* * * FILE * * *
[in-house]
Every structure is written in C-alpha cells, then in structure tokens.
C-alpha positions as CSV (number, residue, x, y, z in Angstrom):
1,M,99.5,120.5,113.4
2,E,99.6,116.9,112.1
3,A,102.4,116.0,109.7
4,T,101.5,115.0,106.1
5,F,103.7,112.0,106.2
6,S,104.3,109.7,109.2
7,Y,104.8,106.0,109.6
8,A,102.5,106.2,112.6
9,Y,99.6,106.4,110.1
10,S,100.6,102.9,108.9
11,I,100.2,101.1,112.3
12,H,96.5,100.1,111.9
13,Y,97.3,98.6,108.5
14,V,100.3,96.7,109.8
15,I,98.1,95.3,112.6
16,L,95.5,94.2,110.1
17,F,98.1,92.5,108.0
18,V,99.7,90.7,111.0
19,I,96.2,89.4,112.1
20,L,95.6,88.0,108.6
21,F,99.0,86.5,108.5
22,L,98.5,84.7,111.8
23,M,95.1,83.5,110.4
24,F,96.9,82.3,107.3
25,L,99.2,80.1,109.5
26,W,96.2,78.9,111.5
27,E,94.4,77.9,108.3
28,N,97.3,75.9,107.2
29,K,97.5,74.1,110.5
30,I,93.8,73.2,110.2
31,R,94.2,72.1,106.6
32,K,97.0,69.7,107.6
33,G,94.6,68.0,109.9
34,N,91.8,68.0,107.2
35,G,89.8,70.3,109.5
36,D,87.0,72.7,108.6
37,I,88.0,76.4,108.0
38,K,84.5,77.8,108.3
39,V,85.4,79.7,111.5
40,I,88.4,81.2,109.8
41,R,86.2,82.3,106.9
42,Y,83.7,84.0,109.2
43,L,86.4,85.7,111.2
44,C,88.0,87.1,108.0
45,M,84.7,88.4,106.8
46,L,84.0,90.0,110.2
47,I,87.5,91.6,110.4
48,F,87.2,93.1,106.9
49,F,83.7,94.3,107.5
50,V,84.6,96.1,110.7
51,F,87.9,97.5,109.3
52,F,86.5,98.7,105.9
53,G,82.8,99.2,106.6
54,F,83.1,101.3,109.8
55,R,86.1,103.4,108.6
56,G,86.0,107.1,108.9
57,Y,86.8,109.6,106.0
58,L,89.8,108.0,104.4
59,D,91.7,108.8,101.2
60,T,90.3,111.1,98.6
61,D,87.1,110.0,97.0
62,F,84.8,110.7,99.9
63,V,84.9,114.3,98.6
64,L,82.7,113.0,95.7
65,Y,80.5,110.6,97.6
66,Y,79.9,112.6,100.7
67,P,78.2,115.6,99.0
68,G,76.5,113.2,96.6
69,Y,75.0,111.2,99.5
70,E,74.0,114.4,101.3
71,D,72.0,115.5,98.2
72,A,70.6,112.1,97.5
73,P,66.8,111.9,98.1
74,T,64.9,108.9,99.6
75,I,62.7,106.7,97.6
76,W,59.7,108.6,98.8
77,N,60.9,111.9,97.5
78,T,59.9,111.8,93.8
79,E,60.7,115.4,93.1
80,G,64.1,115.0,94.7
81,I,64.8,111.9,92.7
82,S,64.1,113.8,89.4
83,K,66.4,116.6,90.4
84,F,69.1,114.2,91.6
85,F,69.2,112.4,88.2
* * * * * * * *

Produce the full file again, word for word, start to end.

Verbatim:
[in-house]
Every structure is written in C-alpha cells, then in structure tokens.
C-alpha positions as CSV (number, residue, x, y, z in Angstrom):
1,M,99.5,120.5,113.4
2,E,99.6,116.9,112.1
3,A,102.4,116.0,109.7
4,T,101.5,115.0,106.1
5,F,103.7,112.0,106.2
6,S,104.3,109.7,109.2
7,Y,104.8,106.0,109.6
8,A,102.5,106.2,112.6
9,Y,99.6,106.4,110.1
10,S,100.6,102.9,108.9
11,I,100.2,101.1,112.3
12,H,96.5,100.1,111.9
13,Y,97.3,98.6,108.5
14,V,100.3,96.7,109.8
15,I,98.1,95.3,112.6
16,L,95.5,94.2,110.1
17,F,98.1,92.5,108.0
18,V,99.7,90.7,111.0
19,I,96.2,89.4,112.1
20,L,95.6,88.0,108.6
21,F,99.0,86.5,108.5
22,L,98.5,84.7,111.8
23,M,95.1,83.5,110.4
24,F,96.9,82.3,107.3
25,L,99.2,80.1,109.5
26,W,96.2,78.9,111.5
27,E,94.4,77.9,108.3
28,N,97.3,75.9,107.2
29,K,97.5,74.1,110.5
30,I,93.8,73.2,110.2
31,R,94.2,72.1,106.6
32,K,97.0,69.7,107.6
33,G,94.6,68.0,109.9
34,N,91.8,68.0,107.2
35,G,89.8,70.3,109.5
36,D,87.0,72.7,108.6
37,I,88.0,76.4,108.0
38,K,84.5,77.8,108.3
39,V,85.4,79.7,111.5
40,I,88.4,81.2,109.8
41,R,86.2,82.3,106.9
42,Y,83.7,84.0,109.2
43,L,86.4,85.7,111.2
44,C,88.0,87.1,108.0
45,M,84.7,88.4,106.8
46,L,84.0,90.0,110.2
47,I,87.5,91.6,110.4
48,F,87.2,93.1,106.9
49,F,83.7,94.3,107.5
50,V,84.6,96.1,110.7
51,F,87.9,97.5,109.3
52,F,86.5,98.7,105.9
53,G,82.8,99.2,106.6
54,F,83.1,101.3,109.8
55,R,86.1,103.4,108.6
56,G,86.0,107.1,108.9
57,Y,86.8,109.6,106.0
58,L,89.8,108.0,104.4
59,D,91.7,108.8,101.2
60,T,90.3,111.1,98.6
61,D,87.1,110.0,97.0
62,F,84.8,110.7,99.9
63,V,84.9,114.3,98.6
64,L,82.7,113.0,95.7
65,Y,80.5,110.6,97.6
66,Y,79.9,112.6,100.7
67,P,78.2,115.6,99.0
68,G,76.5,113.2,96.6
69,Y,75.0,111.2,99.5
70,E,74.0,114.4,101.3
71,D,72.0,115.5,98.2
72,A,70.6,112.1,97.5
73,P,66.8,111.9,98.1
74,T,64.9,108.9,99.6
75,I,62.7,106.7,97.6
76,W,59.7,108.6,98.8
77,N,60.9,111.9,97.5
78,T,59.9,111.8,93.8
79,E,60.7,115.4,93.1
80,G,64.1,115.0,94.7
81,I,64.8,111.9,92.7
82,S,64.1,113.8,89.4
83,K,66.4,116.6,90.4
84,F,69.1,114.2,91.6
85,F,69.2,112.4,88.2